Issue 31


Welcome to the 31st issue of Science in School

Now the delighted mother of healthy twin boys, I’m also happy to be back at Science in School, working with Laura and Isabelle to continue their good work on the new design of our journal.

News from the EIROs

Making new connections and learning in new ways

Science in School is published by EIROforum, a collaboration between eight of Europe’s largest inter-governmental scientific research organisations (EIROs). This article reviews some of the latest news from EIROs.


Greening chemistry

Chemistry is not always completely environmentally friendly; green chemistry is working to change that.

Fighting HIV with neutrons

When thinking about diffraction studies, X-rays most often come to mind, but neutrons can also provide important structural information – and could help in the fight against HIV.

The perfect meal

Psychology is teaching us how to make food sweeter without changing its ingredients.

The challenging logistics of lunar exploration

The path to the Moon is paved with many challenges. What questions do the next generation of space explorers need to answer?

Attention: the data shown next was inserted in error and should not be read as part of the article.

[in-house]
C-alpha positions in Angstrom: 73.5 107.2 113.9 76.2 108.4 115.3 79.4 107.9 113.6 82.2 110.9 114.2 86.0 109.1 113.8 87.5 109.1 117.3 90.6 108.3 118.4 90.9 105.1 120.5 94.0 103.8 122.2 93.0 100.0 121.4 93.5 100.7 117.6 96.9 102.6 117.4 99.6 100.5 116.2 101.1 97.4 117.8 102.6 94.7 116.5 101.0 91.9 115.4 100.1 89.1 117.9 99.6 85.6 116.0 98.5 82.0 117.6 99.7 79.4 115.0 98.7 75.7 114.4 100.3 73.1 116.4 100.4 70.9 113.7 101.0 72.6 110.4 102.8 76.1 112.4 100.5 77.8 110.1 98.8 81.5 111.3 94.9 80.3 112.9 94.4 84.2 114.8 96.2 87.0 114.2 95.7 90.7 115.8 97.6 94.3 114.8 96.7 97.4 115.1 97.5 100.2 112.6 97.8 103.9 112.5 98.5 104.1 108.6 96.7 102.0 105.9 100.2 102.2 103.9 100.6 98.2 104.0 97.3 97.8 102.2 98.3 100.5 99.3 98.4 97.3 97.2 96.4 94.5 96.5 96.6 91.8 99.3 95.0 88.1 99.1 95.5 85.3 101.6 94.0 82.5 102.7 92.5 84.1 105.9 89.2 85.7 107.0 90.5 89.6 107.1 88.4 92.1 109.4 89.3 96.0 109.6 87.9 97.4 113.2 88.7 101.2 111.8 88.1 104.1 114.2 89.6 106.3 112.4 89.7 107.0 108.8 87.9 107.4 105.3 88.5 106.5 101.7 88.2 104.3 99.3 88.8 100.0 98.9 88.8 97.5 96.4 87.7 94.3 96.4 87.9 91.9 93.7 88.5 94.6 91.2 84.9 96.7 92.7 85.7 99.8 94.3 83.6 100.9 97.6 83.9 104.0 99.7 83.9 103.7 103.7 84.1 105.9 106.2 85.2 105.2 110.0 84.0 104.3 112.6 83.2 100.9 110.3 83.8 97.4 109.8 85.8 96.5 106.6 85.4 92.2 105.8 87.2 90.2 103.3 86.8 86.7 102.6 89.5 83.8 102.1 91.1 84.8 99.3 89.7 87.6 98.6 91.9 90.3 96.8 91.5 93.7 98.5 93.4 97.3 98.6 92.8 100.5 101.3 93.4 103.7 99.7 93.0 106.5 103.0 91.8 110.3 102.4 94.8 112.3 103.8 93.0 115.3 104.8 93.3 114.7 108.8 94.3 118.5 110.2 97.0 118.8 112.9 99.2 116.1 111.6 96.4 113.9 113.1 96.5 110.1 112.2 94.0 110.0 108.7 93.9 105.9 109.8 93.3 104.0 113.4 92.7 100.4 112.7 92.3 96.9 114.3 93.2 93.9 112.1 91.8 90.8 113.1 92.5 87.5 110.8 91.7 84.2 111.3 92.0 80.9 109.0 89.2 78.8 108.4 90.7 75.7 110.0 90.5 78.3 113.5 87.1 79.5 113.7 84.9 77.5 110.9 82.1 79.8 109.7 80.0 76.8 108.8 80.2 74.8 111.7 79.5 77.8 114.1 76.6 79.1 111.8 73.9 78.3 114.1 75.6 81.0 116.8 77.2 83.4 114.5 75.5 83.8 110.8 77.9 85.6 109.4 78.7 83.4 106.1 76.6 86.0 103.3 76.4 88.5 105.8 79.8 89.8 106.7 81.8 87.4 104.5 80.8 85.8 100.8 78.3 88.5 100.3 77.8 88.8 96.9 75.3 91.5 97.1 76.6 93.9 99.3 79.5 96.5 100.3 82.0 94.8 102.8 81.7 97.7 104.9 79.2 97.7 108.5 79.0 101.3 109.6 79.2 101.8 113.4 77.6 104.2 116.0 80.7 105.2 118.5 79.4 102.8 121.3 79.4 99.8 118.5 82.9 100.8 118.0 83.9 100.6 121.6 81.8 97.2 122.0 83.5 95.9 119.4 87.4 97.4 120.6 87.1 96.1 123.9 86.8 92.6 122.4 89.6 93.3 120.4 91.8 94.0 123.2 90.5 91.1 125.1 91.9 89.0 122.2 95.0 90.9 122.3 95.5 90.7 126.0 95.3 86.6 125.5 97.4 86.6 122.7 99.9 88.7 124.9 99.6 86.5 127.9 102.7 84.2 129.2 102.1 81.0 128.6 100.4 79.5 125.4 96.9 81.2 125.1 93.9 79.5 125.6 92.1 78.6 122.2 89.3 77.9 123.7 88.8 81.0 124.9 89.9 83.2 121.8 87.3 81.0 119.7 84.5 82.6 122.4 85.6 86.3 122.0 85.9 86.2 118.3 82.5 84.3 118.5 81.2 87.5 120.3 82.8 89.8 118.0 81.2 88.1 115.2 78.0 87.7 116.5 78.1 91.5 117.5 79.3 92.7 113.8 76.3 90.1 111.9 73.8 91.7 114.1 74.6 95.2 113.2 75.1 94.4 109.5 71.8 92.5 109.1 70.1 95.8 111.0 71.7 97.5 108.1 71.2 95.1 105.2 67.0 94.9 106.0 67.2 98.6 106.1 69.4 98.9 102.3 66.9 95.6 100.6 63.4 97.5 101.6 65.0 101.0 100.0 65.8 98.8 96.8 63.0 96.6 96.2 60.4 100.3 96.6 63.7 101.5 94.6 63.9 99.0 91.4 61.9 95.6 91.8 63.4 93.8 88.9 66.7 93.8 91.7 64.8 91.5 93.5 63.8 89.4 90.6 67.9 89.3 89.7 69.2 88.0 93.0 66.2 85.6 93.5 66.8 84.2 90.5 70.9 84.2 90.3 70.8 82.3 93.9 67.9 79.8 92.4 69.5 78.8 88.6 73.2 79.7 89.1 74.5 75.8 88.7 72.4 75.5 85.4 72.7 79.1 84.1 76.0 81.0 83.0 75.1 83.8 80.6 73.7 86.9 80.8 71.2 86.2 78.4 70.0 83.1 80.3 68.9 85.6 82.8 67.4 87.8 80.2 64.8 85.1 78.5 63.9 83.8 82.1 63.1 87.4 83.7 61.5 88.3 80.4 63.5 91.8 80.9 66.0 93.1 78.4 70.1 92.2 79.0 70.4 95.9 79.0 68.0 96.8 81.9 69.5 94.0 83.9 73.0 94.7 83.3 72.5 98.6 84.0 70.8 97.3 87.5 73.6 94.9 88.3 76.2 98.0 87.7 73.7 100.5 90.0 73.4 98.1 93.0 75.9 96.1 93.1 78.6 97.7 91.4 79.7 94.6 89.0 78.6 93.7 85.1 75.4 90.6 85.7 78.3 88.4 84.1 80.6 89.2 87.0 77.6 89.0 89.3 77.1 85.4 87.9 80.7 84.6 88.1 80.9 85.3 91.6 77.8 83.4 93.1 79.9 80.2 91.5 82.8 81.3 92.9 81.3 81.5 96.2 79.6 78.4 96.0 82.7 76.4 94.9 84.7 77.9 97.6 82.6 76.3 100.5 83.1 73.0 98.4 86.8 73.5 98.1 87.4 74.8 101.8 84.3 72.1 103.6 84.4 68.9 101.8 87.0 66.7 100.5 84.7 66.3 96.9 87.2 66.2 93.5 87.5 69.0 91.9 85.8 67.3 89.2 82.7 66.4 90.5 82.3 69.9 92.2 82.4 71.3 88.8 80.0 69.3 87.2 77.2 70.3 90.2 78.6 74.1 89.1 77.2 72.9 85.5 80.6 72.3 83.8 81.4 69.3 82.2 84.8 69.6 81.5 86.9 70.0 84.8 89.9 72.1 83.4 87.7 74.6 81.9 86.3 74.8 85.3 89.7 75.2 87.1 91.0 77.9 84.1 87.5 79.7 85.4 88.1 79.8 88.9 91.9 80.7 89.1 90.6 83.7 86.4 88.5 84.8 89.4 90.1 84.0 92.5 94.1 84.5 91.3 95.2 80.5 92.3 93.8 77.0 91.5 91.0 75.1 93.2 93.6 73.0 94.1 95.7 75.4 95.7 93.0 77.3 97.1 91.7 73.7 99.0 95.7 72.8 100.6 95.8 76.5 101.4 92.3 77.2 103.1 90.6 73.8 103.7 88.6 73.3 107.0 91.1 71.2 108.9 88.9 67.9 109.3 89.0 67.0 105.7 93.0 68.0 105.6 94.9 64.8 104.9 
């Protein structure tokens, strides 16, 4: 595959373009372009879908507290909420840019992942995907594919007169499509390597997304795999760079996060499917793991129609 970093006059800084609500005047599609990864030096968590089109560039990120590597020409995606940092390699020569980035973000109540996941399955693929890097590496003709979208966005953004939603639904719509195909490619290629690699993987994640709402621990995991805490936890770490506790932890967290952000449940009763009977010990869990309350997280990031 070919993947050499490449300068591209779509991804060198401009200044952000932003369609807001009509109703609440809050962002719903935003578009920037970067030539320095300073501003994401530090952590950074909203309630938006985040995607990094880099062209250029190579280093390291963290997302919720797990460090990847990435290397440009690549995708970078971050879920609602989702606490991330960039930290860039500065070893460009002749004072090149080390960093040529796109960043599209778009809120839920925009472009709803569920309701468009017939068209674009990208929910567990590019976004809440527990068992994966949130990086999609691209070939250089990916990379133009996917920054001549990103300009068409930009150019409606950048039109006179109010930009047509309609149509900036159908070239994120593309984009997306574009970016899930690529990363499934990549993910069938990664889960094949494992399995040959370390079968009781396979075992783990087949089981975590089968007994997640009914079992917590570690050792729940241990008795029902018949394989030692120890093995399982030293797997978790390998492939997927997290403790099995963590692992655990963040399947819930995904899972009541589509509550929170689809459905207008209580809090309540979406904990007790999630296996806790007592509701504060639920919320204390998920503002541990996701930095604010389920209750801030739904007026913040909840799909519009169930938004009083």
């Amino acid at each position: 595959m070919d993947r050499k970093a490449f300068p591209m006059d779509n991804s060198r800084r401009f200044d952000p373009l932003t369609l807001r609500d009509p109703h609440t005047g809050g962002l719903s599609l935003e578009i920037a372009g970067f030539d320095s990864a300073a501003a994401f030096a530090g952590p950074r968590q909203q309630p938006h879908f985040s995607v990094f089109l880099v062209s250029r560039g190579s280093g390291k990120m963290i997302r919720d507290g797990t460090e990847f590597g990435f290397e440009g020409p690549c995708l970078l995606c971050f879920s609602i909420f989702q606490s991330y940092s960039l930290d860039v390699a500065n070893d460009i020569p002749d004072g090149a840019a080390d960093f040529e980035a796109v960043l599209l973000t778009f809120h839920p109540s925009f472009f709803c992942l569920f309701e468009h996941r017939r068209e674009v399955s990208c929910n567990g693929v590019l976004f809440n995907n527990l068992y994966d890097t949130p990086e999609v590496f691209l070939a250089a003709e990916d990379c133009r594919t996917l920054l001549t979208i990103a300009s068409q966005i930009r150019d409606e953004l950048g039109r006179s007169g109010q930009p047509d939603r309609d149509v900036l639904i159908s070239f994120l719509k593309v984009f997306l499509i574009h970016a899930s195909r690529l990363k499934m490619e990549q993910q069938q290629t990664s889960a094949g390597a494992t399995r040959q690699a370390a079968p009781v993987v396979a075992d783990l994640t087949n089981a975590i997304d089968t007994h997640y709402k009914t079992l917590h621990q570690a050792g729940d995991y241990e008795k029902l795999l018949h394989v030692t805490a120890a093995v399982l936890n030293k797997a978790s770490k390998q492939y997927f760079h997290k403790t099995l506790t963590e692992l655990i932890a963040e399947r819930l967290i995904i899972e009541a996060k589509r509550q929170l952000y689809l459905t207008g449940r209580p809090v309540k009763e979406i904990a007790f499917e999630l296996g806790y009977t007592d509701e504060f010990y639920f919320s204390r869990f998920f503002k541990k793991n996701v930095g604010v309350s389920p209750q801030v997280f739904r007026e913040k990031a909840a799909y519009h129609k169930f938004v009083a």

The aspirin screen experiment

An online resource published by the Royal Society of Chemistry

Taking teaching home

At the Royal Institution, science teacher and communicator Alom Shaha has helped develop the Experimental project to boost science at home.

Climbing the PISA ladder

Since the first PISA study in 2000, changes in the system and innovations in the classroom have improved performance in Germany.


An artistic introduction to anthocyanin inks

Making pH-sensitive inks from fruits and vegetables is a creative variation of the cabbage-indicator experiment.

Starlight inside a light bulb

Different stars shine with different colours, and you can use a light bulb to help explain why.

Coding without computers

Programmes don’t need a computer – turn your students into coders and robots with just pens, paper and a stack of cups.

Cell spotting – let’s fight cancer together!

“Tell me and I forget, teach me and I may remember, involve me and I learn,” Benjamin Franklin once said. Make that quote yours and involve your students in a real cancer-research project that will teach them more than just genetics and cell death.


Published and funded by EIROforum